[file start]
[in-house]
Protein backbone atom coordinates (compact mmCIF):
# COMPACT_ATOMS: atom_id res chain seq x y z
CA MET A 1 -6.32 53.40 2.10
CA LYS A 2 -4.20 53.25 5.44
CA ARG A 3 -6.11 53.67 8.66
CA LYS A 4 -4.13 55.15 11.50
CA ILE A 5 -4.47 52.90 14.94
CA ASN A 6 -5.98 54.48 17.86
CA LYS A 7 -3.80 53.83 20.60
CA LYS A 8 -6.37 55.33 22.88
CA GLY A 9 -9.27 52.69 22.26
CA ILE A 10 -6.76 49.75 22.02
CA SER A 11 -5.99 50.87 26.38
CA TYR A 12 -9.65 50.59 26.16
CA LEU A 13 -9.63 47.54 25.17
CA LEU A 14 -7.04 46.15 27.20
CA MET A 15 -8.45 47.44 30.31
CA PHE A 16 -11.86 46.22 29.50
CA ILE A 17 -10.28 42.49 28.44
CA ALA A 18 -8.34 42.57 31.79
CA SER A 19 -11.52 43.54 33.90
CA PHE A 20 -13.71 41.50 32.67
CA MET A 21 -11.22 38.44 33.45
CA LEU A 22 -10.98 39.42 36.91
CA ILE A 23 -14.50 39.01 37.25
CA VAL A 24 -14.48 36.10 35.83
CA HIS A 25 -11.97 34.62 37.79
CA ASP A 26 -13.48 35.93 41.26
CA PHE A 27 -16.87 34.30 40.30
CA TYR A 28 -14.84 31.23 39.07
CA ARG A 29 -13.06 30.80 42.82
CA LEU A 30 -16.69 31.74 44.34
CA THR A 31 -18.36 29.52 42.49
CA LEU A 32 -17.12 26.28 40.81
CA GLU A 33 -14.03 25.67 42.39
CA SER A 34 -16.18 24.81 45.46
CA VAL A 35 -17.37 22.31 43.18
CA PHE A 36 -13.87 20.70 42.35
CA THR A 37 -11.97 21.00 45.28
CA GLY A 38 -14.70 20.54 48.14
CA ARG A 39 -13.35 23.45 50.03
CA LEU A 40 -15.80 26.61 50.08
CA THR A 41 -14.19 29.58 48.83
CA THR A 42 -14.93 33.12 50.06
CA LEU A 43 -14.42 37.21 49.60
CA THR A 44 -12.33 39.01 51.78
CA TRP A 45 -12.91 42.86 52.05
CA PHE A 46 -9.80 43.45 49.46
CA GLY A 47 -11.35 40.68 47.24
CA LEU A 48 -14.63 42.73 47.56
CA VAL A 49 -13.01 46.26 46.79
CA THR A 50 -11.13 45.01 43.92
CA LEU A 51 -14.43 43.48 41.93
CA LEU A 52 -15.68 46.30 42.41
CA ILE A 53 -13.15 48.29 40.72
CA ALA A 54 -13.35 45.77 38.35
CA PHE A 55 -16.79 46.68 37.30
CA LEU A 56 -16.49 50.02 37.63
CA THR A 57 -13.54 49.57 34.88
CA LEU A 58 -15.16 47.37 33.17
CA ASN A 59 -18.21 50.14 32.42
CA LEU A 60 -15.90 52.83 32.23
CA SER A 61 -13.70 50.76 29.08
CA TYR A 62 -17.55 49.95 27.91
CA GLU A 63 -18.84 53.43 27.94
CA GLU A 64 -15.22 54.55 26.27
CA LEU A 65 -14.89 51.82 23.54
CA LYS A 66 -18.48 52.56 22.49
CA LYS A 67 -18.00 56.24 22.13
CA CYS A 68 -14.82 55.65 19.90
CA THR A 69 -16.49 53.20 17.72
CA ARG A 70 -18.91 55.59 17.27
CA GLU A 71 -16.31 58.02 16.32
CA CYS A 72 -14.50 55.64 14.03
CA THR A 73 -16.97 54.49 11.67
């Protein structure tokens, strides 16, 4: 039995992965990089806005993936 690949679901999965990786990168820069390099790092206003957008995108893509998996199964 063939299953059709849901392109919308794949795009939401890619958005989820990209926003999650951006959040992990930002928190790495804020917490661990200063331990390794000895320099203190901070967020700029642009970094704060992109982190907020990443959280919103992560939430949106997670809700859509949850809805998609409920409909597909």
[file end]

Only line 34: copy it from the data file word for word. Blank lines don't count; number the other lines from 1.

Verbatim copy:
CA THR A 31 -18.36 29.52 42.49